Dumb & Dumber: Houston Lawyer Sues Over Review

The Houston lawyer who decided that he needed to show a reviewer that they “need to learn the consequences of their actions,”  for a bad review must not have gotten the message that suing customers over online reviews is a terrible idea.

Screen Shot 2016-07-30 at 10.57.20 AMThe act is usually dumb* and the consequences almost always counter to the interests of the business doing the suing. That certainly seems to be the case here where the law firm’s actions are being splattered over the local Houston news and he has been hit with a veritable torrent of bad reviews and comments.  It will get worse if he loses the case.

The claims the lawyer is making are weak and his behaviors left a lot to be desired. He may have thought he could win this in a court of law or won by intimidation but he certainly won’t win this in the court of public reviews or public opinion. And if (more like when) he loses the legal case, the public perception of his legal capabilities, to say nothing of his integrity, will be questioned. I can’t think of worse outcome to befall a business.

Yelp may be disingenuous in their defense of free speech in highlighting businesses that sue customers over bad reviews but their highlighting of the behavior certainly serves Yelp’s interest and has its merits . Although in this case Yelp will have to wait for their Active Clean Up alert to be removed before they can add the Questionable Legal Threat alert.  It is but one more reason why a business should be sure that there is no other avenue before pursuing a legal case and that the gains will far outweigh the losses.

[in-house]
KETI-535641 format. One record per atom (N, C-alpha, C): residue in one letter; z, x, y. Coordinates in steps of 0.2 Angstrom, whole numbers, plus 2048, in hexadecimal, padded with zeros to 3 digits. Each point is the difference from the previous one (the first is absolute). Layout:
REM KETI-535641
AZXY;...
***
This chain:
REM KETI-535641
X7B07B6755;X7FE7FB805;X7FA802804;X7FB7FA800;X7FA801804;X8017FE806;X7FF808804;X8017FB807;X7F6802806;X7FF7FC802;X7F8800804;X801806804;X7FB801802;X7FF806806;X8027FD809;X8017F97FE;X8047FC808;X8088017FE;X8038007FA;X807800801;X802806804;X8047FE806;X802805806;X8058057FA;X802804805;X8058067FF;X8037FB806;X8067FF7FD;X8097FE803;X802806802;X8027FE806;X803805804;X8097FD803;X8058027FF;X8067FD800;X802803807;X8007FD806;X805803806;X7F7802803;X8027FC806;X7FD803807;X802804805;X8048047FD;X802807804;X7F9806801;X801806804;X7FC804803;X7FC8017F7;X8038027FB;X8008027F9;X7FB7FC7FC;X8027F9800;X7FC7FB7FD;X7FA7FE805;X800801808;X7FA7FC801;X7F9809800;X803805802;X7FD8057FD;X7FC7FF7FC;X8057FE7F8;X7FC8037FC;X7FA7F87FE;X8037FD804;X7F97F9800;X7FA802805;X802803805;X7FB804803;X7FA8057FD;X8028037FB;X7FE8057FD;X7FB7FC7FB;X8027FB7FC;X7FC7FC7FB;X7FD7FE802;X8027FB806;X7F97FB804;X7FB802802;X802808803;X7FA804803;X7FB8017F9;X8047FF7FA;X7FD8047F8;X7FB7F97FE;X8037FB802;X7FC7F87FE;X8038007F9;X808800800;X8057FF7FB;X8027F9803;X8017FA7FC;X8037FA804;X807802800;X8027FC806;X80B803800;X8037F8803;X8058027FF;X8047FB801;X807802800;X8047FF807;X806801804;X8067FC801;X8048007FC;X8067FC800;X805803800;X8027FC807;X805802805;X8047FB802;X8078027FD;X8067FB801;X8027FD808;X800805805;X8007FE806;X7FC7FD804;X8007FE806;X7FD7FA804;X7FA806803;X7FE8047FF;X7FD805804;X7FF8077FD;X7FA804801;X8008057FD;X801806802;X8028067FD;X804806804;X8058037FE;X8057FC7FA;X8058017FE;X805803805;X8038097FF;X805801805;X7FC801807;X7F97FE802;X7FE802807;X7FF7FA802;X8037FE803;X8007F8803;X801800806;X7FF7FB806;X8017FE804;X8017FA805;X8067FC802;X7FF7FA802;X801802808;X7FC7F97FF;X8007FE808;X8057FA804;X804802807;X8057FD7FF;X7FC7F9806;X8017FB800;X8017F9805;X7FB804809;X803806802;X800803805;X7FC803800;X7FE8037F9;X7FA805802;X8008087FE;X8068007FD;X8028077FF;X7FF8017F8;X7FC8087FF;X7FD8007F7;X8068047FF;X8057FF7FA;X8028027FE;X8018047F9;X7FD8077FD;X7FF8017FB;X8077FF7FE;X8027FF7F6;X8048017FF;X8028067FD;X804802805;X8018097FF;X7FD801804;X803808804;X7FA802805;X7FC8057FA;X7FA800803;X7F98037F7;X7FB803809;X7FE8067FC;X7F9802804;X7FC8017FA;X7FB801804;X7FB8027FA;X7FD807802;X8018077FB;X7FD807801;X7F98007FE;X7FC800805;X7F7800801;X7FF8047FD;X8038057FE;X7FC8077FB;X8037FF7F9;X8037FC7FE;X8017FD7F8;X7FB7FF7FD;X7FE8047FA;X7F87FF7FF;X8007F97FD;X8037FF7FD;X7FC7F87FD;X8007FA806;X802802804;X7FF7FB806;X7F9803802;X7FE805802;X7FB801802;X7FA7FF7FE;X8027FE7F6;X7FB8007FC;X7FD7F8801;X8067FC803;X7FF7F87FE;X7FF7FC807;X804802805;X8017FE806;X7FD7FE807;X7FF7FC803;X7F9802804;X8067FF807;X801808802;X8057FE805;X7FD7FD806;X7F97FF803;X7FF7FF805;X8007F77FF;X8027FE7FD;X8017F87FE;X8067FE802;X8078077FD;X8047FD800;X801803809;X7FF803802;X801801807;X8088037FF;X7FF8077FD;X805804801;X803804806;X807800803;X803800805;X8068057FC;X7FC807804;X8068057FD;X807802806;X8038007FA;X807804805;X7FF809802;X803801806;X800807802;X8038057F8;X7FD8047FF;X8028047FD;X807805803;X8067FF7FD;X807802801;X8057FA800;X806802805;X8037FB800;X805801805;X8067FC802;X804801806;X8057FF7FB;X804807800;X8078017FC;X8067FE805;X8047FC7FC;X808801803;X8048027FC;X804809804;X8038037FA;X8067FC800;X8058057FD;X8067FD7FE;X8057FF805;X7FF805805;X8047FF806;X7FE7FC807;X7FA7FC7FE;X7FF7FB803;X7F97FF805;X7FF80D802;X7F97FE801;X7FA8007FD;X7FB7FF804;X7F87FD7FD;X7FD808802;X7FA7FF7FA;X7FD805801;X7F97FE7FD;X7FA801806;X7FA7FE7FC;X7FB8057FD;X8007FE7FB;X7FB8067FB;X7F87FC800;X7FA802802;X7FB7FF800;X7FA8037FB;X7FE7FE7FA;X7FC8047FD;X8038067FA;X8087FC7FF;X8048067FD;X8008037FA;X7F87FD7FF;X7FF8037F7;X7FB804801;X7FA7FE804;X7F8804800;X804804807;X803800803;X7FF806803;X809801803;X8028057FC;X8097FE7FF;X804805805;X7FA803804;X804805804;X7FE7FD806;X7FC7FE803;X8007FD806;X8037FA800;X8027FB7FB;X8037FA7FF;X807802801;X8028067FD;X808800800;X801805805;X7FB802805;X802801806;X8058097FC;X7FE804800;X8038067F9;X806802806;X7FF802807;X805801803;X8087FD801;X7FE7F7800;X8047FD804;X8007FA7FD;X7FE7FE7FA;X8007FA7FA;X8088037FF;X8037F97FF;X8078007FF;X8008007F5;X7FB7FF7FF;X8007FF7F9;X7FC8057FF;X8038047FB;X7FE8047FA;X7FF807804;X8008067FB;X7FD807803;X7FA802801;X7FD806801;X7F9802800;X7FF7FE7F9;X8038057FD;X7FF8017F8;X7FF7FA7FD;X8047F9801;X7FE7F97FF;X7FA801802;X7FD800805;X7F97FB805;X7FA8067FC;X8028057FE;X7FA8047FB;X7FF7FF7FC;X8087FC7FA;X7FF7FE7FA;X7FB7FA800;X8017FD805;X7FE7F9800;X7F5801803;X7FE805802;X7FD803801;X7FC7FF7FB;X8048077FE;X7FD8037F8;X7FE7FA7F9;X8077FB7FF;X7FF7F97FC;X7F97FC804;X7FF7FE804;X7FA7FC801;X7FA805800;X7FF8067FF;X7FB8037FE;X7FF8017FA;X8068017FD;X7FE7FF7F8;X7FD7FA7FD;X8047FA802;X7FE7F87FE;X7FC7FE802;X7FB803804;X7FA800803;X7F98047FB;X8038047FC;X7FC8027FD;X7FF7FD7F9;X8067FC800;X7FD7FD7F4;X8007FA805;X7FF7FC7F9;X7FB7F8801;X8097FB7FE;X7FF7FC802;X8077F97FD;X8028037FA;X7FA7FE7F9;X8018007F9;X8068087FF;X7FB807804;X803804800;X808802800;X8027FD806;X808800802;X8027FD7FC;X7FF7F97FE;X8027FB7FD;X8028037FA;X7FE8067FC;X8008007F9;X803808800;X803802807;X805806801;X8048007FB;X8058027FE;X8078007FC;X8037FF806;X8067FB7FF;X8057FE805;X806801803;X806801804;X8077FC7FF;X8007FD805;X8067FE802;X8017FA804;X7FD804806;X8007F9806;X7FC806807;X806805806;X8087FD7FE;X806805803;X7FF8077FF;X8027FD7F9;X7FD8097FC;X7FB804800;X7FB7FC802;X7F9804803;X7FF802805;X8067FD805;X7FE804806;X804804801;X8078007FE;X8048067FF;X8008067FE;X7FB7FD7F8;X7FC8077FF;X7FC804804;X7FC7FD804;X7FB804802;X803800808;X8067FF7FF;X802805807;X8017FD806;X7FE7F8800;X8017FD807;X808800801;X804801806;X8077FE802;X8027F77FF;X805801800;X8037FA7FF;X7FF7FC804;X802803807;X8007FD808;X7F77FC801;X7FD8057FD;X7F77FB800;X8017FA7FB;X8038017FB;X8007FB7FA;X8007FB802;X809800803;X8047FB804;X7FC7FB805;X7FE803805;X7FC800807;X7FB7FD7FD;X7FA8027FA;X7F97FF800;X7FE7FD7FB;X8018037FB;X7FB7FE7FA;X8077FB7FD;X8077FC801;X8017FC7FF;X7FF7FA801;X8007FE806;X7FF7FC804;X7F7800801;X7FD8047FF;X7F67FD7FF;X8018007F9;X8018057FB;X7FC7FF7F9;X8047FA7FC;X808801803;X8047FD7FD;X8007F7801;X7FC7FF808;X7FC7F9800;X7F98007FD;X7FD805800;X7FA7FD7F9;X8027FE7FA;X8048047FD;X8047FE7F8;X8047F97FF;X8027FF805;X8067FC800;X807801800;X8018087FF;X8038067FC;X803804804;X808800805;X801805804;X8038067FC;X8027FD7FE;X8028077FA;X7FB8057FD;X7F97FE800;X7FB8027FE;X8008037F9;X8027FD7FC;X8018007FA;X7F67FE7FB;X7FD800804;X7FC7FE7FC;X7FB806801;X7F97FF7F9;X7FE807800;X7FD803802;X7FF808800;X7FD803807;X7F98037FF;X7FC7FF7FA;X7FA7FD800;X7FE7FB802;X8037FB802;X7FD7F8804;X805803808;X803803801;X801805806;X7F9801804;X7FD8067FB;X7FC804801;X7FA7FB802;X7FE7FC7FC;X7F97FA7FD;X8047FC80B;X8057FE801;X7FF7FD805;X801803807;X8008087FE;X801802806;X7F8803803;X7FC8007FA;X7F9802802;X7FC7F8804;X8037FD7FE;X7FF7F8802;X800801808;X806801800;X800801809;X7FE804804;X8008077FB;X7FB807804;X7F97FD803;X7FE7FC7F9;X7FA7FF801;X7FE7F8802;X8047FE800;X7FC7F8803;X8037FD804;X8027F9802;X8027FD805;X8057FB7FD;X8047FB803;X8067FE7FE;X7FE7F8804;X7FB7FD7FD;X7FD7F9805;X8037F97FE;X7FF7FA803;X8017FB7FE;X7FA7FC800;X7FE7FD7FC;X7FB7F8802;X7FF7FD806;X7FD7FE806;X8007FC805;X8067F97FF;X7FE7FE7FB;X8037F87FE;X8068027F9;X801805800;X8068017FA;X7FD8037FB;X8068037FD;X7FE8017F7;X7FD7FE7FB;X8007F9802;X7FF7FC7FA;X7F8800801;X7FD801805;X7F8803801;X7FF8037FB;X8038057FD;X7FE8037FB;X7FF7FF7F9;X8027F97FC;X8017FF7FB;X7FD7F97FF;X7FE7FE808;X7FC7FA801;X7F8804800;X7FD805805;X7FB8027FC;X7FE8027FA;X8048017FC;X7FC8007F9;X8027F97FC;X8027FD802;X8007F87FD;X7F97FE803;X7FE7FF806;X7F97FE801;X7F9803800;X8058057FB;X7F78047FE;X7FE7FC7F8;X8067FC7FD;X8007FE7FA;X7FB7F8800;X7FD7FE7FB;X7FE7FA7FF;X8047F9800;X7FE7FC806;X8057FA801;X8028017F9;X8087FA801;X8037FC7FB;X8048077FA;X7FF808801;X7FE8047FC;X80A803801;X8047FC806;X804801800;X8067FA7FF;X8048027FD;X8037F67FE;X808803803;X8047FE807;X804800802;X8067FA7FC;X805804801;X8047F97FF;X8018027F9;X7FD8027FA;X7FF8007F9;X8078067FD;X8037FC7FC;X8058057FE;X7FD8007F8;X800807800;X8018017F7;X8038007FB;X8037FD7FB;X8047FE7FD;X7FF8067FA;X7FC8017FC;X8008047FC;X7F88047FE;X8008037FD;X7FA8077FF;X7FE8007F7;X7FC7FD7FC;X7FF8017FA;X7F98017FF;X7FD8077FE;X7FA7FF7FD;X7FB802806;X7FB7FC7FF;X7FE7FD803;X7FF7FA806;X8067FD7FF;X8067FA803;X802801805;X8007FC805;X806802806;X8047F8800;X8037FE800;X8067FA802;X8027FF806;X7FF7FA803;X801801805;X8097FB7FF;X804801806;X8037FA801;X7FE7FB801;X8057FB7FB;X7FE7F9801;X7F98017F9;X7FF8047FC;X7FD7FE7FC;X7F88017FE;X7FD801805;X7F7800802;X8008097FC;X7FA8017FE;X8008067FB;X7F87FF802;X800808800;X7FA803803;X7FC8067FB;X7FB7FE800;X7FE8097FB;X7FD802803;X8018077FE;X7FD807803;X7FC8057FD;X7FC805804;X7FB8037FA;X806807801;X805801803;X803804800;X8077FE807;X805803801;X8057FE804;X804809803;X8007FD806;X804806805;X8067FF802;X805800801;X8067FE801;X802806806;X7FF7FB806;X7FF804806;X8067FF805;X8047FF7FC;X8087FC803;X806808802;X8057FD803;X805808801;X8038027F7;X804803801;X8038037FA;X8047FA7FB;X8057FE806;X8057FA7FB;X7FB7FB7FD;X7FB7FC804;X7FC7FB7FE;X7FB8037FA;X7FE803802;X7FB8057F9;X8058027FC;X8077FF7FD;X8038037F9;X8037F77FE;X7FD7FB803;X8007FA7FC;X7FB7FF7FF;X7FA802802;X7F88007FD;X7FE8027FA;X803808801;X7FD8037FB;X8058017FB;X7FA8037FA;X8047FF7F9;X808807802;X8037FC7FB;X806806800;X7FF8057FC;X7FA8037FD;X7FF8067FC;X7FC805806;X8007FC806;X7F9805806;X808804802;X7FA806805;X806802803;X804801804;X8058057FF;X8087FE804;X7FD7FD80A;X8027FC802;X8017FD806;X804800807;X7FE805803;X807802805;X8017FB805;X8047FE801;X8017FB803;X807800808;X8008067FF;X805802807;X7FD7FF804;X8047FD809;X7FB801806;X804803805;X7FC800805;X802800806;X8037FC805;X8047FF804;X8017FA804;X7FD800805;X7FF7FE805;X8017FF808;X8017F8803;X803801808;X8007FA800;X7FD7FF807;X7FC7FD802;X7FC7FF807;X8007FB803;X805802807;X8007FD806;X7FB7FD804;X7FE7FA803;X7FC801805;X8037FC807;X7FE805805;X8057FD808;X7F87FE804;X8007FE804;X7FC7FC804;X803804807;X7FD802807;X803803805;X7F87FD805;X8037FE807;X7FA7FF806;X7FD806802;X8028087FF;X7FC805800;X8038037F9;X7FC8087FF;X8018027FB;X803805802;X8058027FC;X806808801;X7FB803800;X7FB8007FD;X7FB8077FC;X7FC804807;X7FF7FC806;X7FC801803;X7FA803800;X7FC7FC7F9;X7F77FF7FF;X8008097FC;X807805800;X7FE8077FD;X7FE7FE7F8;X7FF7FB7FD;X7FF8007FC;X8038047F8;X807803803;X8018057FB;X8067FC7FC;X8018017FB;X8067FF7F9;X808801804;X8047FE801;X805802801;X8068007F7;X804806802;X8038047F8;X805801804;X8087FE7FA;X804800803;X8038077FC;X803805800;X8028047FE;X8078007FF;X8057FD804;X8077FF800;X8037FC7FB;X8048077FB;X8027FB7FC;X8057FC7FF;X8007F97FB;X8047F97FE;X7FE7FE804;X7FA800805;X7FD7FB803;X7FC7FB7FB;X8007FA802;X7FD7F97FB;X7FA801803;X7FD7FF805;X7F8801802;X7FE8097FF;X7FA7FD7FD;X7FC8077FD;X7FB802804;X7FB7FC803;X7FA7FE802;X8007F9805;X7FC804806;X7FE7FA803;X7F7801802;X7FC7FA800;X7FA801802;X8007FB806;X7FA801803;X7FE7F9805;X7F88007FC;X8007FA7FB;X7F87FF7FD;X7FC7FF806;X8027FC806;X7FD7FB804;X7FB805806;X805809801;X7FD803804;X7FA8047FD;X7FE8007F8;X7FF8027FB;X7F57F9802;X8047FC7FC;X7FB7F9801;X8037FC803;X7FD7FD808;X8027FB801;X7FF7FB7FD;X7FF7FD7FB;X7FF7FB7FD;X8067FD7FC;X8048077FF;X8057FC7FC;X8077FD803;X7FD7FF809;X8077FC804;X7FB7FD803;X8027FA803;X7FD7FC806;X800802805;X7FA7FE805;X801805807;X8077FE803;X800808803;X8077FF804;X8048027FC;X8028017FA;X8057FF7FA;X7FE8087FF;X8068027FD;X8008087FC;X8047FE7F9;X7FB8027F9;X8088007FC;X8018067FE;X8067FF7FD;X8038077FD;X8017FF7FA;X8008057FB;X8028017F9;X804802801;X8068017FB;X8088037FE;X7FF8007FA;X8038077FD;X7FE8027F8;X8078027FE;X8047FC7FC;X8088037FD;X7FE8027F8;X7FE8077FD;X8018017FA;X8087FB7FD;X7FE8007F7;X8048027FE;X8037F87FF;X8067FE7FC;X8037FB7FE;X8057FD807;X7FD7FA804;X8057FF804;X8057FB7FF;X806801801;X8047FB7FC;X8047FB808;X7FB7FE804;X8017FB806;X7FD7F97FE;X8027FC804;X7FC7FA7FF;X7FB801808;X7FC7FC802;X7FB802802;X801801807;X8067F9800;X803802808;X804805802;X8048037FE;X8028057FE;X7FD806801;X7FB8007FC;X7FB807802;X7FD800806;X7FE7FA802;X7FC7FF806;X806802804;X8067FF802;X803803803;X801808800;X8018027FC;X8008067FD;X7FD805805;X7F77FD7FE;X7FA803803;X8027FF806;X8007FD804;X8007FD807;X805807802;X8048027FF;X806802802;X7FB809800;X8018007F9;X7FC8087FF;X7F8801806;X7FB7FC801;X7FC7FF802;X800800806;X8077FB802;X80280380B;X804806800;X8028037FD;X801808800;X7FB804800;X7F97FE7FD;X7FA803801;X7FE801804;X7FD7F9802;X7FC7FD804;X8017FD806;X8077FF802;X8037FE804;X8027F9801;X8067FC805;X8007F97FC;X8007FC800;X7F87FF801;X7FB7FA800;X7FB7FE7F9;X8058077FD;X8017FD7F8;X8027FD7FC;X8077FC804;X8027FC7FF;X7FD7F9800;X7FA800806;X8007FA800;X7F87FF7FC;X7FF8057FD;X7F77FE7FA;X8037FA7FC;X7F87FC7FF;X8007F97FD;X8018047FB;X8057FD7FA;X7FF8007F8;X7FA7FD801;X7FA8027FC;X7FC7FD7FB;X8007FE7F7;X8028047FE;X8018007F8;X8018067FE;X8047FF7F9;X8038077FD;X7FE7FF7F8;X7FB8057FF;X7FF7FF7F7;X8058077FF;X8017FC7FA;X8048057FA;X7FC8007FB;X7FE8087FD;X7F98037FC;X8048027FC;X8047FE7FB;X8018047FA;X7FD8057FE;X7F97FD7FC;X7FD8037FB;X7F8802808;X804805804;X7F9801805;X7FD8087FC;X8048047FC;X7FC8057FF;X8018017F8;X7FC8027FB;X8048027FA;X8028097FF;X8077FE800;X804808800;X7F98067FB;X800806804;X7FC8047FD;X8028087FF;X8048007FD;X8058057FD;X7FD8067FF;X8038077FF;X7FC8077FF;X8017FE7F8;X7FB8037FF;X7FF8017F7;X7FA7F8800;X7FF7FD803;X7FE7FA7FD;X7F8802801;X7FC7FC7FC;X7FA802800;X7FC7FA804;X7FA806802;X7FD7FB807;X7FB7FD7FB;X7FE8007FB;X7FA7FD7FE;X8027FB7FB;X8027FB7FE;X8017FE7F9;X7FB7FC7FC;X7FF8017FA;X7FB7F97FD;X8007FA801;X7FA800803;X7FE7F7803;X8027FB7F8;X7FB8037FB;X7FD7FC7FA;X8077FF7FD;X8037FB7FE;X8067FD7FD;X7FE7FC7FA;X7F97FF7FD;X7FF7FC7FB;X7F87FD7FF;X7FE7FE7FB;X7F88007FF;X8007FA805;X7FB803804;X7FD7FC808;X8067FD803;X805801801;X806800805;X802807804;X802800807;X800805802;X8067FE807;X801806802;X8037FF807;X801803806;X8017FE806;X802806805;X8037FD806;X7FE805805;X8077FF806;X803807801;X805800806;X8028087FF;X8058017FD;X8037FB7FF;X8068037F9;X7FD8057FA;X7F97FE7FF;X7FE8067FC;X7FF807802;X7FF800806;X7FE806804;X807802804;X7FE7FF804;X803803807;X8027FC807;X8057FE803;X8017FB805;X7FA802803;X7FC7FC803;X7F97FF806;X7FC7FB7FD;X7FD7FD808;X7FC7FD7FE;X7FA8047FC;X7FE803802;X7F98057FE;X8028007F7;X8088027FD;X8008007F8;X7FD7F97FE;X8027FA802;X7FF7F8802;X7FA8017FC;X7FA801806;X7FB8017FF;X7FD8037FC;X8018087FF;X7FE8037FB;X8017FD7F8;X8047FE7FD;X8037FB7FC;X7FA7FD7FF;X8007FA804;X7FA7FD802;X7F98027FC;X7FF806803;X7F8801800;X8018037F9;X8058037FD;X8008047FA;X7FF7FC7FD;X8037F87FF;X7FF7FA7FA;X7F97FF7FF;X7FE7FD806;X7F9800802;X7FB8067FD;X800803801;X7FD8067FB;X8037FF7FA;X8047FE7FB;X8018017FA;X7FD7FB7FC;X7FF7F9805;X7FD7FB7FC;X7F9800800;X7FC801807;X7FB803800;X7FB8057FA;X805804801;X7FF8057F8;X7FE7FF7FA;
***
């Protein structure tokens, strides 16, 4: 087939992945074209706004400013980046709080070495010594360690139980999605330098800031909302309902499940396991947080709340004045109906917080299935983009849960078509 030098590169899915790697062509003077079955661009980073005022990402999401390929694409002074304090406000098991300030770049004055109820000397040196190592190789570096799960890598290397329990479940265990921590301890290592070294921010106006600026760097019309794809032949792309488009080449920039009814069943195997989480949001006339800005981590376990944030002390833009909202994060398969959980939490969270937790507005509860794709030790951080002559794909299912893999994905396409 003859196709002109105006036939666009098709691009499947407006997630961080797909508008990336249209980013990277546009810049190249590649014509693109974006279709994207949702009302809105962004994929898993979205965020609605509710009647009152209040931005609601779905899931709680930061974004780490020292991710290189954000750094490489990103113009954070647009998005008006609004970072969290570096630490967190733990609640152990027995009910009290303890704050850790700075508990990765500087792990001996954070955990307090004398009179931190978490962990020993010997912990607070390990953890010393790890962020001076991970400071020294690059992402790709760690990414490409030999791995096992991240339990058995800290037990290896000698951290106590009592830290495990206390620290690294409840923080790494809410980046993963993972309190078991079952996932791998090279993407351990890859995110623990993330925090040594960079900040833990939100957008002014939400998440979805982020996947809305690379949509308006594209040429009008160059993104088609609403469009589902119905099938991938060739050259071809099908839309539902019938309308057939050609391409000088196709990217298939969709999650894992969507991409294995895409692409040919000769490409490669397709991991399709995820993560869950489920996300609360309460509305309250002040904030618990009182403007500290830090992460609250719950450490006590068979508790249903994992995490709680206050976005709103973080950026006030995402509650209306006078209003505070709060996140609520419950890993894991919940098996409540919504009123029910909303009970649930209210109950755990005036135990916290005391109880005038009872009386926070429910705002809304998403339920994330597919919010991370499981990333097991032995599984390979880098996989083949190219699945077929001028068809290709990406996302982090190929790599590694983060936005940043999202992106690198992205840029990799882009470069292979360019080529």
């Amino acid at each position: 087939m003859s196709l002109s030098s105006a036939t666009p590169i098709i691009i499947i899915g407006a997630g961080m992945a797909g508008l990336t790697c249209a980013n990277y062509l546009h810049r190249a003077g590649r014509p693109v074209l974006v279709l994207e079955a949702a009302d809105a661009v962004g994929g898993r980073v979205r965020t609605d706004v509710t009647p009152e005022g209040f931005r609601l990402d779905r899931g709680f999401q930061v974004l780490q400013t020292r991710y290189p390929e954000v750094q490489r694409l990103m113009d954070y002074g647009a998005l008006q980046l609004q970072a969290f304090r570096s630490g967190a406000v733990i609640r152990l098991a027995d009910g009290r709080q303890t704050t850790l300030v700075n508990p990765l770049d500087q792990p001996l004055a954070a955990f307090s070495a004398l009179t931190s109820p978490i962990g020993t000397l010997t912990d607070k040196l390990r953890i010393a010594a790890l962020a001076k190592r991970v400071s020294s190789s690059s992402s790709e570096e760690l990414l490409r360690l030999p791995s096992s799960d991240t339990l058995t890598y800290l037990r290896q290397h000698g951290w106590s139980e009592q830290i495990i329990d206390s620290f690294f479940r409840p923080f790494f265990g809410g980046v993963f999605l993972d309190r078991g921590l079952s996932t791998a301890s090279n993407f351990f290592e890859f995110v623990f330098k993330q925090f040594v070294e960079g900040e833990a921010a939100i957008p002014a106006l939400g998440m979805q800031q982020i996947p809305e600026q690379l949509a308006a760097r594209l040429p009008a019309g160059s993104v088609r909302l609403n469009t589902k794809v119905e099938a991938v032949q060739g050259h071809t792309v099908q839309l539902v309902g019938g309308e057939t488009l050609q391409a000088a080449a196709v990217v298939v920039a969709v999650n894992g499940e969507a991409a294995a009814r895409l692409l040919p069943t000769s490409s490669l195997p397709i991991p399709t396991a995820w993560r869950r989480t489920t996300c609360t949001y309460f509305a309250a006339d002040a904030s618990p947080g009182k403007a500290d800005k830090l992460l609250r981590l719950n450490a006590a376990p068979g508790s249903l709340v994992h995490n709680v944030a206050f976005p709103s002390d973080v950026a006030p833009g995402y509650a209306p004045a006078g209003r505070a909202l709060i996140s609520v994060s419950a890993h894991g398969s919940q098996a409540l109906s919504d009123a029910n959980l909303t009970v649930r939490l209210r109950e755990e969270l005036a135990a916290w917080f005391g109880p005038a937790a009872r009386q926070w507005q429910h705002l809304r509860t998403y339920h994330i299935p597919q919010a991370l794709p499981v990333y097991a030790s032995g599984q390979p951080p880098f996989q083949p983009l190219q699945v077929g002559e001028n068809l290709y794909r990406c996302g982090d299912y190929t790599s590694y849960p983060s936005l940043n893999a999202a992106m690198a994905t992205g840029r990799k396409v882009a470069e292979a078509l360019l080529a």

The legal system is stacked against a review suit, the costs are high and the barriers are real.  But I would never say never sue over a review. I think there are times when a competitor or an ex- employee or ex-spouse is behind it and the damage so great that the perfidy needs to be exposed publicly. But those situations are rare, even in the wacky world of reviews, and targeting a customer always appears to be an act of desperation.

This lawyer is going to get his reputational clock cleaned both socially and legally. And he inadvertently makes a great case why it’s almost never rational to sue over a bad review. At this point the lawyer should probably withdraw his suit before he is further embarrassed.


*Notice I didn’t say the attorney was dumb, I wouldn’t want to be sued. That is yet to be determined. ­čÖé


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10 thoughts on “Dumb & Dumber: Houston Lawyer Sues Over Review”

  1. Mike,